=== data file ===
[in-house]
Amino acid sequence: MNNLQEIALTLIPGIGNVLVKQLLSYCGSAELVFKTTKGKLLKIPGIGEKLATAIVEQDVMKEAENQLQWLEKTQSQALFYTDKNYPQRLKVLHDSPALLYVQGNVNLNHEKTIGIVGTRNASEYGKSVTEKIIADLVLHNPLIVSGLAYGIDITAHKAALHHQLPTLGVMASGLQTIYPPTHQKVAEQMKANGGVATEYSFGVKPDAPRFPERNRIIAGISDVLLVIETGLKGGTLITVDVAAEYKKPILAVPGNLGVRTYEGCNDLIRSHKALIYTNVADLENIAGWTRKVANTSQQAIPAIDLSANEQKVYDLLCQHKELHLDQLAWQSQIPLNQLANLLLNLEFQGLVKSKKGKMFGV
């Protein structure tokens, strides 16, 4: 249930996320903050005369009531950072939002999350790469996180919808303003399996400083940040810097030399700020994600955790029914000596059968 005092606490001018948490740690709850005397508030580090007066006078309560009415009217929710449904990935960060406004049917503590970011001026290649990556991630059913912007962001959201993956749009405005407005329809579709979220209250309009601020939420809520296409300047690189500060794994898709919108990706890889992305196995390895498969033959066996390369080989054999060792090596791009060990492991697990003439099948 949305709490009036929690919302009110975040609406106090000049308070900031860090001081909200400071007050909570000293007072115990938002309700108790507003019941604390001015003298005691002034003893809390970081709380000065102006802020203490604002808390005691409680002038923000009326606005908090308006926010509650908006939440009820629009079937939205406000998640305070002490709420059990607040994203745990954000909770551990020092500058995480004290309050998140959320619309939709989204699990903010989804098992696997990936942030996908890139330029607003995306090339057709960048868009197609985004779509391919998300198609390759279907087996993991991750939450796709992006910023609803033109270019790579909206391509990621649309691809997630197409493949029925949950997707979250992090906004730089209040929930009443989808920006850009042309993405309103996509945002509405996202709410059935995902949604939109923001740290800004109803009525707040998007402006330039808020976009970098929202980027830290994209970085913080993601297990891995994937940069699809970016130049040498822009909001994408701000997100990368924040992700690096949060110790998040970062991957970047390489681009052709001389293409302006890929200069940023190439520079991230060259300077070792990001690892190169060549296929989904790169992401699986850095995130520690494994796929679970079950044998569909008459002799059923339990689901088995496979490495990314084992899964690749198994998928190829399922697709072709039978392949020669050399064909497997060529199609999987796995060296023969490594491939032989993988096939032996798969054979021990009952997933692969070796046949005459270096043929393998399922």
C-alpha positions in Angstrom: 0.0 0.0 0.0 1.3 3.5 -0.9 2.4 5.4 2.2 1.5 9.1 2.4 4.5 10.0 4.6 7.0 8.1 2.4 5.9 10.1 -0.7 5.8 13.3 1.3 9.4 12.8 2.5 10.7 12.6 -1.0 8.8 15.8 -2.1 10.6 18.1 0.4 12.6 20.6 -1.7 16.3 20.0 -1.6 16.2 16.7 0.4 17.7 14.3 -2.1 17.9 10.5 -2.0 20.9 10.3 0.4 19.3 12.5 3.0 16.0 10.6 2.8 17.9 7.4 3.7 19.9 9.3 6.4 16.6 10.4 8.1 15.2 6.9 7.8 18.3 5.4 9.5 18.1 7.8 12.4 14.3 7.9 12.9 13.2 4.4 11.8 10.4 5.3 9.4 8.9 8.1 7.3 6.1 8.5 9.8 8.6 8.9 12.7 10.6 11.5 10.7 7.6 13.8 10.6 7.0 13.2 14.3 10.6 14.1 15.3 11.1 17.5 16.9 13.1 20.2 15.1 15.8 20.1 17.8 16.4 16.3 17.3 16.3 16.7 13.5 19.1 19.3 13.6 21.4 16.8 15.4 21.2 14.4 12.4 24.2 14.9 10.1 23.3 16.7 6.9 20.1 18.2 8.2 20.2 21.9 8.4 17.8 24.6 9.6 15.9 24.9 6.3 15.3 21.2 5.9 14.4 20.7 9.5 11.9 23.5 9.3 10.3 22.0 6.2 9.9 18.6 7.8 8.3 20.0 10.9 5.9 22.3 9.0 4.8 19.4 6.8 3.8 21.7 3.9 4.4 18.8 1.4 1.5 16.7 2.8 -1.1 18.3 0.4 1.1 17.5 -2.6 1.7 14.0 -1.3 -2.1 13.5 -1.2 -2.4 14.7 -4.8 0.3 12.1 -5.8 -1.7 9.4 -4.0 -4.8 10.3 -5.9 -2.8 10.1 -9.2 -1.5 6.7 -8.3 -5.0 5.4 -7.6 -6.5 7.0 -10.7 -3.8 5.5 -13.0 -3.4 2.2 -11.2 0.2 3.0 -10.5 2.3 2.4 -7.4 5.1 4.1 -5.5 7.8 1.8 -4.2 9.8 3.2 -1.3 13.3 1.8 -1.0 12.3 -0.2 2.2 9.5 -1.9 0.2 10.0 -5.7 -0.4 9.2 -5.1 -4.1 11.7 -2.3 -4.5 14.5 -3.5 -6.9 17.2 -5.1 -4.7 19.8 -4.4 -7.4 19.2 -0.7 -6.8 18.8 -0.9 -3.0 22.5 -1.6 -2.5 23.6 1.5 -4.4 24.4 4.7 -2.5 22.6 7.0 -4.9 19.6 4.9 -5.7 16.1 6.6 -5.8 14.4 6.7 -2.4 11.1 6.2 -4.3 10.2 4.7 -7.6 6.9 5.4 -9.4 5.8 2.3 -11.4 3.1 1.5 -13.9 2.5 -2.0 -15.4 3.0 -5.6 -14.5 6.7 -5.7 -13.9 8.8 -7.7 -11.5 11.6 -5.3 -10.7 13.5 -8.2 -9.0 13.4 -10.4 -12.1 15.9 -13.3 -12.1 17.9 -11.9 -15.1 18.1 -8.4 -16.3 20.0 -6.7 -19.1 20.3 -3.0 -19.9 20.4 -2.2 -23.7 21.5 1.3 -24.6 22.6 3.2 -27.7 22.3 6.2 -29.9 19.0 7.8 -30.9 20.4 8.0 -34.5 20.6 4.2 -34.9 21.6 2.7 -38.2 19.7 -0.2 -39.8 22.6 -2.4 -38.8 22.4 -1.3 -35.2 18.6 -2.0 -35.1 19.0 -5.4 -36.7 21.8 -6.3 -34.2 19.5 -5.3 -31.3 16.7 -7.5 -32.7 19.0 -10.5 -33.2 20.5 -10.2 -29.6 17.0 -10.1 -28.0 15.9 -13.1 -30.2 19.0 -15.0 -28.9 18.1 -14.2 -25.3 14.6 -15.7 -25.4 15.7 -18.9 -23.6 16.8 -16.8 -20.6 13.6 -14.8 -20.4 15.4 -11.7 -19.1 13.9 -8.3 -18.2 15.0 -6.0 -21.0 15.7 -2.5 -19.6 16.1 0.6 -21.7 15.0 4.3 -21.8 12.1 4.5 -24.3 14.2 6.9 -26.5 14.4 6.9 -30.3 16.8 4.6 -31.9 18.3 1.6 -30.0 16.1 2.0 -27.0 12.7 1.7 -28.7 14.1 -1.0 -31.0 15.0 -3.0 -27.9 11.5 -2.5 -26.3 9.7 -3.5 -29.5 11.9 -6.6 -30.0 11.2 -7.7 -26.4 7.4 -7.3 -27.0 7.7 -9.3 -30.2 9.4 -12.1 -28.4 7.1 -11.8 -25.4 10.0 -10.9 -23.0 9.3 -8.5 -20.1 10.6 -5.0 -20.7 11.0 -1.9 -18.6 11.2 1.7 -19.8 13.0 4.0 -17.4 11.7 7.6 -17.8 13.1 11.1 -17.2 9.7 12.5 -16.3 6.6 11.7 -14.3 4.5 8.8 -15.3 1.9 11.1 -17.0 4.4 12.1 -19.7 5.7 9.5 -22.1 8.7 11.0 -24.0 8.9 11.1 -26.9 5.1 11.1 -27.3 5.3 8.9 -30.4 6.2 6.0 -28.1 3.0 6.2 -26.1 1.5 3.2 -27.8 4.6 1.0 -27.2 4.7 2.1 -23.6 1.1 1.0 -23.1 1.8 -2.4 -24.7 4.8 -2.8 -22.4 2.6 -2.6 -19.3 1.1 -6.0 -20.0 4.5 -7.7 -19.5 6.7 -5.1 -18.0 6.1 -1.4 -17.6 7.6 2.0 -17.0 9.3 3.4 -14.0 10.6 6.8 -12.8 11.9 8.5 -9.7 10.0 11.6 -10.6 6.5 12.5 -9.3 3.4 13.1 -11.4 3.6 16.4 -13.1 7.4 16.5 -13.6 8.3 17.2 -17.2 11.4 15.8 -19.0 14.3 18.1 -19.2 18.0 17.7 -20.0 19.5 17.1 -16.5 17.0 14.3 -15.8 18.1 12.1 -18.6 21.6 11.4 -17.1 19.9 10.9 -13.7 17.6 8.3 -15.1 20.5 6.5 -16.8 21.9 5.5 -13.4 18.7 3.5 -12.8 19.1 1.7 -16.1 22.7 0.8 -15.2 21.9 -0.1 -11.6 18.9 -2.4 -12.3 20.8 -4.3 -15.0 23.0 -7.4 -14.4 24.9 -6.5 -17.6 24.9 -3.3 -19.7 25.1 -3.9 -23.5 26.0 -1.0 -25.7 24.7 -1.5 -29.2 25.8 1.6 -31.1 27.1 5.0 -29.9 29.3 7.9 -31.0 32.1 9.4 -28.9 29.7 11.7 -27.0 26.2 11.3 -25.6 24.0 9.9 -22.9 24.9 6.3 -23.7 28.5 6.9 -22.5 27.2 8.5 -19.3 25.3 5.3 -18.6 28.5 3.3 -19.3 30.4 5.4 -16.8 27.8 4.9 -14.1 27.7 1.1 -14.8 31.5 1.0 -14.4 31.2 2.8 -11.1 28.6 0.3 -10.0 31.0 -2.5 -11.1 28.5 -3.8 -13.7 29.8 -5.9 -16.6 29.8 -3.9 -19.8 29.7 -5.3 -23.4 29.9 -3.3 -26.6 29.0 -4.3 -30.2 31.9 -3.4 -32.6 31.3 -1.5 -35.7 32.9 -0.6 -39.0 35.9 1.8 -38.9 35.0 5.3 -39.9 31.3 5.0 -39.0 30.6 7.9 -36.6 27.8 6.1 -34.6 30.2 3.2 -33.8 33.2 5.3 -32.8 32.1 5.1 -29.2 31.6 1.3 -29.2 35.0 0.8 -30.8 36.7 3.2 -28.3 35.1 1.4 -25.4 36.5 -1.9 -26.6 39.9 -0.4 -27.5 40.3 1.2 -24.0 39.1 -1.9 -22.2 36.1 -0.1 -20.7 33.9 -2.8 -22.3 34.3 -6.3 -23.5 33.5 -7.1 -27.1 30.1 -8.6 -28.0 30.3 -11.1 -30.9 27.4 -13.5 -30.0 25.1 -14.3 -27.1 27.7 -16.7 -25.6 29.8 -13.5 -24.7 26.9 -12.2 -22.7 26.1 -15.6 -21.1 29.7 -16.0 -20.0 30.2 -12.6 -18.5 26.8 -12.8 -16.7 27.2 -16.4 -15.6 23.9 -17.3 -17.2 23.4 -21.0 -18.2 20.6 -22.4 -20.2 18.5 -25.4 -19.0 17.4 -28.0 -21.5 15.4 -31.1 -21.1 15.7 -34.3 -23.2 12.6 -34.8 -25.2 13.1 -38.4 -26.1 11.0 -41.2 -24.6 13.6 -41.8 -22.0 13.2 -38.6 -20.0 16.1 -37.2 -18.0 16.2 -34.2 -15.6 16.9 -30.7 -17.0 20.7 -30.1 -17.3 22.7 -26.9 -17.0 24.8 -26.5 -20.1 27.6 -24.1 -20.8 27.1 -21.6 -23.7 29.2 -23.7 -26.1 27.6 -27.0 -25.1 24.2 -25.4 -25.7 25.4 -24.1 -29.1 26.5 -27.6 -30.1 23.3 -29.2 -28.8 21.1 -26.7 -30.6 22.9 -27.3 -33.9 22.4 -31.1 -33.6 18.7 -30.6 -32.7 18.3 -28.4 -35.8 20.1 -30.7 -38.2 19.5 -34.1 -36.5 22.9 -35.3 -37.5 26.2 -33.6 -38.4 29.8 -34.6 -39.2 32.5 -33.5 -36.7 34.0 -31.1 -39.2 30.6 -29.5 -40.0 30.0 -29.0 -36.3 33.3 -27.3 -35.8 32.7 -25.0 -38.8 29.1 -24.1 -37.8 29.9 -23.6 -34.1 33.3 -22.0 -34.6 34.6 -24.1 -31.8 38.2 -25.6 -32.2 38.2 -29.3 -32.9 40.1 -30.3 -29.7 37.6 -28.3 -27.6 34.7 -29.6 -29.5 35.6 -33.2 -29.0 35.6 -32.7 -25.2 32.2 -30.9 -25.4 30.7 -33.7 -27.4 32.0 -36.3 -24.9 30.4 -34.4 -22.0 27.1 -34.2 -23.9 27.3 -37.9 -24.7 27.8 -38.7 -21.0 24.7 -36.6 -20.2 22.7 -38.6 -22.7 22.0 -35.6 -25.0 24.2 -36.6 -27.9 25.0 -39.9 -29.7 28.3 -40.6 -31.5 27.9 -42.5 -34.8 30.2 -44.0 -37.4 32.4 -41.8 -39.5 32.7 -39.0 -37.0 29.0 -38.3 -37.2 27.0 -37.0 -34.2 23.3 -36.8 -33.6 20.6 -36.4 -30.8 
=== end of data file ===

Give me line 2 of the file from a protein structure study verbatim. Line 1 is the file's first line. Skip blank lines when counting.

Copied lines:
Amino acid sequence: MNNLQEIALTLIPGIGNVLVKQLLSYCGSAELVFKTTKGKLLKIPGIGEKLATAIVEQDVMKEAENQLQWLEKTQSQALFYTDKNYPQRLKVLHDSPALLYVQGNVNLNHEKTIGIVGTRNASEYGKSVTEKIIADLVLHNPLIVSGLAYGIDITAHKAALHHQLPTLGVMASGLQTIYPPTHQKVAEQMKANGGVATEYSFGVKPDAPRFPERNRIIAGISDVLLVIETGLKGGTLITVDVAAEYKKPILAVPGNLGVRTYEGCNDLIRSHKALIYTNVADLENIAGWTRKVANTSQQAIPAIDLSANEQKVYDLLCQHKELHLDQLAWQSQIPLNQLANLLLNLEFQGLVKSKKGKMFGV